Skip to main content

Sugarcane Pest Management

[Tweet “Some bugs love feasting on sugarcane. Find out who they are! #UFBugs http://bit.ly/1MpVG8K”]Sugarcane is an economically important crop in Florida, ranking behind only the greenhouse/nursery industry and the citrus industry in the state’s agricultural economy. Florida produces about 1.5 million tons of sugar each year!1

Though sugarcane can resist typical subtropical pests, some pests still cause problems and possibly reduce yields.1

Table 1. Insect sugarcane pests in Florida1,2

Pest

Description

Sugarcane borer
(Diatraea saccharalis) 
  • Bores into the sugarcane stalk, which may cause the stalk to break and make it vulnerable to other pests
  • May kill the shoot (“dead heart”) if it attacks early growth
  • Regular scouting is recommended for early detection and treatment of this pest
White grubs
  • The larva (early stage) of various species of beetle
  • Attack sugarcane from below by eating roots and underground stems
  • More of a problem after the first round of crop production when the sugarcane is regrown from the remains of the initial planting (ratoon sugarcane)
Wireworms
  • The larva of click beetles
  • Affect the first round of planting and usually don’t affect regrowth
  • Attack shoots as well as new buds and roots
Yellow sugarcane aphids 
(Sipha flava)
  • Kill sugarcane leaves and alter the plant’s growth pattern, possibly killing the entire plant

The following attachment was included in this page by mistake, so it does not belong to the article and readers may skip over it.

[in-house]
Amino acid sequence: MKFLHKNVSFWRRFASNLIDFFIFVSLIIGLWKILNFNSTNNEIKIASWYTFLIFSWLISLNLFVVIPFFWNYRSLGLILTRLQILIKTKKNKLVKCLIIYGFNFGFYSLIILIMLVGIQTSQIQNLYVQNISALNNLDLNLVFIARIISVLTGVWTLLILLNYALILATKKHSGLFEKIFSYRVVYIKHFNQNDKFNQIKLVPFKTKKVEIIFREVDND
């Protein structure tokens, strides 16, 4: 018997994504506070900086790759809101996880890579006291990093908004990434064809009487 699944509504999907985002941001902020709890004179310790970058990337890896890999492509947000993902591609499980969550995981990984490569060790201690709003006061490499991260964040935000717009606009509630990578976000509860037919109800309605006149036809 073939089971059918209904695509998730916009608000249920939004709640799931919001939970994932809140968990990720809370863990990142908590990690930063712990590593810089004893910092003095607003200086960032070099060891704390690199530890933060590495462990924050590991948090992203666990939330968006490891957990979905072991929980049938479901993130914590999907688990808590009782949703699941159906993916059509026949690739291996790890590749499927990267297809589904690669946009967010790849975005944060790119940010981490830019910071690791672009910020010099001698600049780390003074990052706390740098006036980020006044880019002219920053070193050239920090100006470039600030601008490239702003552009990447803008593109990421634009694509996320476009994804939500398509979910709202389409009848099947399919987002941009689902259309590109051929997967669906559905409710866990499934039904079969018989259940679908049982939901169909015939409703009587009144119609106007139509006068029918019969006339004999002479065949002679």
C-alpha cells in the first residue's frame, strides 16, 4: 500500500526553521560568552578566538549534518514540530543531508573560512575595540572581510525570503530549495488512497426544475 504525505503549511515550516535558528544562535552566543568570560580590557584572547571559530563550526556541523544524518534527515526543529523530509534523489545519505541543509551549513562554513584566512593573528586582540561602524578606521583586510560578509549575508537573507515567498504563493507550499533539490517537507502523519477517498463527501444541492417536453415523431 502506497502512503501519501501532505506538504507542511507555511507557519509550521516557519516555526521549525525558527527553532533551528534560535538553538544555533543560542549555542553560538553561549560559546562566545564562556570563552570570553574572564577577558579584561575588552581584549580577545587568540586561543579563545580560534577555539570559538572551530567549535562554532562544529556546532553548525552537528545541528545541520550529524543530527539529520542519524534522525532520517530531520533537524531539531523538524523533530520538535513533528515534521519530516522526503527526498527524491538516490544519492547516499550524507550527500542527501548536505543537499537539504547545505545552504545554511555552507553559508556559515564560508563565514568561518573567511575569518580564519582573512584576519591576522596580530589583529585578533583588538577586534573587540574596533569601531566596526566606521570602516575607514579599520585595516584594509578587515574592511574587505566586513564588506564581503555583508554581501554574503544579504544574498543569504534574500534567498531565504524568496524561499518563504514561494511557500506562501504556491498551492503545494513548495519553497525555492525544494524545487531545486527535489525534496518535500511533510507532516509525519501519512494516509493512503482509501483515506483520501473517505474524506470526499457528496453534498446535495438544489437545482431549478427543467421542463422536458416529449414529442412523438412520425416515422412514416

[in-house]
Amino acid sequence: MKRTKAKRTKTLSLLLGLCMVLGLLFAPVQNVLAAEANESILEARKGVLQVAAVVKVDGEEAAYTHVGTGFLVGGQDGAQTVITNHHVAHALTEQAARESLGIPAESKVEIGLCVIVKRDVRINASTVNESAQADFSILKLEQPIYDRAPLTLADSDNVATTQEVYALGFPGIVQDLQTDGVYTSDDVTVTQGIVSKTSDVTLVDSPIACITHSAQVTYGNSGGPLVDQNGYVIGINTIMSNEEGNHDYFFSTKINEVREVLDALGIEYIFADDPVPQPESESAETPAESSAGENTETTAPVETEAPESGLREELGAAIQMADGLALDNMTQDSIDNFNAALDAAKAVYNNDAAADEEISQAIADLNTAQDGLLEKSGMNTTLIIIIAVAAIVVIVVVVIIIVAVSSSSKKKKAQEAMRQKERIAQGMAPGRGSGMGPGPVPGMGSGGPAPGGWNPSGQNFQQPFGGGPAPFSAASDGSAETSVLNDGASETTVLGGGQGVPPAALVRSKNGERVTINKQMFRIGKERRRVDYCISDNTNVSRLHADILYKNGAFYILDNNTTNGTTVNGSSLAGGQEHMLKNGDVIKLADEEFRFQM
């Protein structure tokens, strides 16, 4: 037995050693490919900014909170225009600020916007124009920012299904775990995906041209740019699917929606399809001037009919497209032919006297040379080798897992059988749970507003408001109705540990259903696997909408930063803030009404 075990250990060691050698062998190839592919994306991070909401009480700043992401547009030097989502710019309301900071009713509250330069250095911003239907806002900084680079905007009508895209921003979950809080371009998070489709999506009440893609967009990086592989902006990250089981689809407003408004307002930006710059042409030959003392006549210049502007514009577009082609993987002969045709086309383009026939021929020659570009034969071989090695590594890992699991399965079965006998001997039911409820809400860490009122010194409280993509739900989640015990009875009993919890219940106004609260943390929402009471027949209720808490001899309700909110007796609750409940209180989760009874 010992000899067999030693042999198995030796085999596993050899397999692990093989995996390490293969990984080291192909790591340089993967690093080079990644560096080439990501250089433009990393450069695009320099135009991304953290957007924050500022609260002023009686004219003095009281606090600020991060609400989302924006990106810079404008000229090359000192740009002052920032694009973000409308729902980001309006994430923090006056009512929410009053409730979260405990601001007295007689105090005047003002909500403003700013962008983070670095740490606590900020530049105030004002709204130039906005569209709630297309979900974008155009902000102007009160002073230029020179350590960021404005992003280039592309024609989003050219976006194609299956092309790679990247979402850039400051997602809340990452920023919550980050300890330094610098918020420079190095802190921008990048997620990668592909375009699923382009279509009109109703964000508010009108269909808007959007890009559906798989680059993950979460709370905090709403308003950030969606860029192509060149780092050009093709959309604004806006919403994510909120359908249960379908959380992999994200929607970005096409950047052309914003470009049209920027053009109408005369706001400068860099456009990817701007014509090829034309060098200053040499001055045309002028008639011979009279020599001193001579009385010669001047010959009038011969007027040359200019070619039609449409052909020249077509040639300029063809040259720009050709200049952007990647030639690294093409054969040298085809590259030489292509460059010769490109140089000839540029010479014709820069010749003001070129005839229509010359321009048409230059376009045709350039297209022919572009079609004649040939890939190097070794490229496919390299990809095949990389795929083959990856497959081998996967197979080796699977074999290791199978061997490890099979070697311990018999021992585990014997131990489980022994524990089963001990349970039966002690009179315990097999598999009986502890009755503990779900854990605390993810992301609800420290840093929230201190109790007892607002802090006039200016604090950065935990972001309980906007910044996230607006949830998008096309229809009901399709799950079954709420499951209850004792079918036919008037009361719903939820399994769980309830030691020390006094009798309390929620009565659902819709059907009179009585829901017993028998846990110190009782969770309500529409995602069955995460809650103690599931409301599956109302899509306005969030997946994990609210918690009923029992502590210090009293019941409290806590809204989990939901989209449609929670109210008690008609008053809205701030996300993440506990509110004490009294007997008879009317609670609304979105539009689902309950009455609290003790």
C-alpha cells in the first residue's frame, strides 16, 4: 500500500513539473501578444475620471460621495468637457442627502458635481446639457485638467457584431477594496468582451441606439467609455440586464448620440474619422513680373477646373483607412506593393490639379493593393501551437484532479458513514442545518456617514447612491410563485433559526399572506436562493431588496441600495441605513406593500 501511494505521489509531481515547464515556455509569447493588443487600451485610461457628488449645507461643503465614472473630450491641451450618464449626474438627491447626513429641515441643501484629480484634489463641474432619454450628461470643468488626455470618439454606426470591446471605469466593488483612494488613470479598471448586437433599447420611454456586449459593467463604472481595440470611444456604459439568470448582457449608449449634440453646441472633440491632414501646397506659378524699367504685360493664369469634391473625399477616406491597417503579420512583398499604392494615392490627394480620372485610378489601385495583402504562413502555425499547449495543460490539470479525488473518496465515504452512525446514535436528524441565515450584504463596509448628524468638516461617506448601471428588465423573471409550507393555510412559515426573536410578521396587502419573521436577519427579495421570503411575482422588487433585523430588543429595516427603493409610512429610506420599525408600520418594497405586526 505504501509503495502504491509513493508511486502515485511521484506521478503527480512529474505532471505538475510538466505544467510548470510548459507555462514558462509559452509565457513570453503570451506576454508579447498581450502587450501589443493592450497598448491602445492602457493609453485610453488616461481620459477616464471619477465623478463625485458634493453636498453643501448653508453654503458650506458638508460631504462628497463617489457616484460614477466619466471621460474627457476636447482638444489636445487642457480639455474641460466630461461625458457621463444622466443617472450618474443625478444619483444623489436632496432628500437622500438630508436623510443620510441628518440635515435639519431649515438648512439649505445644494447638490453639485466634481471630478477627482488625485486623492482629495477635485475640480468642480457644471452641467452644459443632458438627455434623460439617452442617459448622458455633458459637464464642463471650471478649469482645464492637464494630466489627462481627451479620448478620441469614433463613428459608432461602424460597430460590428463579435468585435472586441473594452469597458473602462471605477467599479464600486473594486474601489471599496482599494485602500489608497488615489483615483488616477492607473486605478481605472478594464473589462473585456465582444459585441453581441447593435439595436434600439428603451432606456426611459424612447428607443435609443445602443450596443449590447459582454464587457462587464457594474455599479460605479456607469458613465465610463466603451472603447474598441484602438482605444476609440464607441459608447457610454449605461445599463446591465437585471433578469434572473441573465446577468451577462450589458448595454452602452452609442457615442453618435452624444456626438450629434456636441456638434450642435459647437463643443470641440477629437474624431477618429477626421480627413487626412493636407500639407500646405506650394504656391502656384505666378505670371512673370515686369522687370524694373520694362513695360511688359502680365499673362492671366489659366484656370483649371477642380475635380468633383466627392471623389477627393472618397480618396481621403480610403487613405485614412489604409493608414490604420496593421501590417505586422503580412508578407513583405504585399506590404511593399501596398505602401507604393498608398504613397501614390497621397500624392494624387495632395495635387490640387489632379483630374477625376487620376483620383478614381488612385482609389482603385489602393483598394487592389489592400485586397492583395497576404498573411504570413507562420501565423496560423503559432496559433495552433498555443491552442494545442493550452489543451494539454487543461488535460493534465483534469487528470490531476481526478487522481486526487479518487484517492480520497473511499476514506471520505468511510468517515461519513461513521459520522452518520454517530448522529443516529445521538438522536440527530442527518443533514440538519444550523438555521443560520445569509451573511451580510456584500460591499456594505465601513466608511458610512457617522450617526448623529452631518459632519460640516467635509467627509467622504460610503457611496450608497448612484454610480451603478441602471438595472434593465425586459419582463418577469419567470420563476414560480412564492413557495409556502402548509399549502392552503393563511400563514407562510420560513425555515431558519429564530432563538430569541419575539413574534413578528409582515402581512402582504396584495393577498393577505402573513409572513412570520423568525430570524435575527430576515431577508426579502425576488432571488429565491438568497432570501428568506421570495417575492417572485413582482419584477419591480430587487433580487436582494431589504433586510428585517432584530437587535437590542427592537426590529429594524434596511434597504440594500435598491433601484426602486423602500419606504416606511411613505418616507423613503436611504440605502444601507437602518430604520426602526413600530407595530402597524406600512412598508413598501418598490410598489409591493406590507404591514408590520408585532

• Can cause plants to regrow less vigorously and produce less sugar
  • Can be biologically controlled with ladybird beetles and flower flies
Lesser cornstalk borer 
(Elasmopalpus lignosellus)
  • The larva of the lesser cornstalk borer moth
  • Like the sugarcane borer and wireworms, may cause “dead heart”
  • Attacks the base or underground portion of the plant

These pests are variously controlled through methods such as using resistant plants, field discing, crop rotation, flooding, biological control, and chemical treatments.1 Experts recommend using an integrated pest management approach to controlling pests on sugarcane for both efficient and environmentally sound pest management.2

For more on sugarcane pests and disease, please see


  1. Mark Mossler, Florida Crop/Pest Profile: Sugarcane, PI171, Gainesville: University of Florida Institute of Food and Agricultural Sciences, 2014, http://edis.ifas.ufl.edu/pi207
  2. Ron H. Cherry, Gregg S. Nuessly, and Hardev S. Sandhu, Insect Management in Sugarcane, ENY406, , Gainesville: University of Florida Institute of Food and Agricultural Sciences, 2015, http://edis.ifas.ufl.edu/ig065

UF/IFAS Photo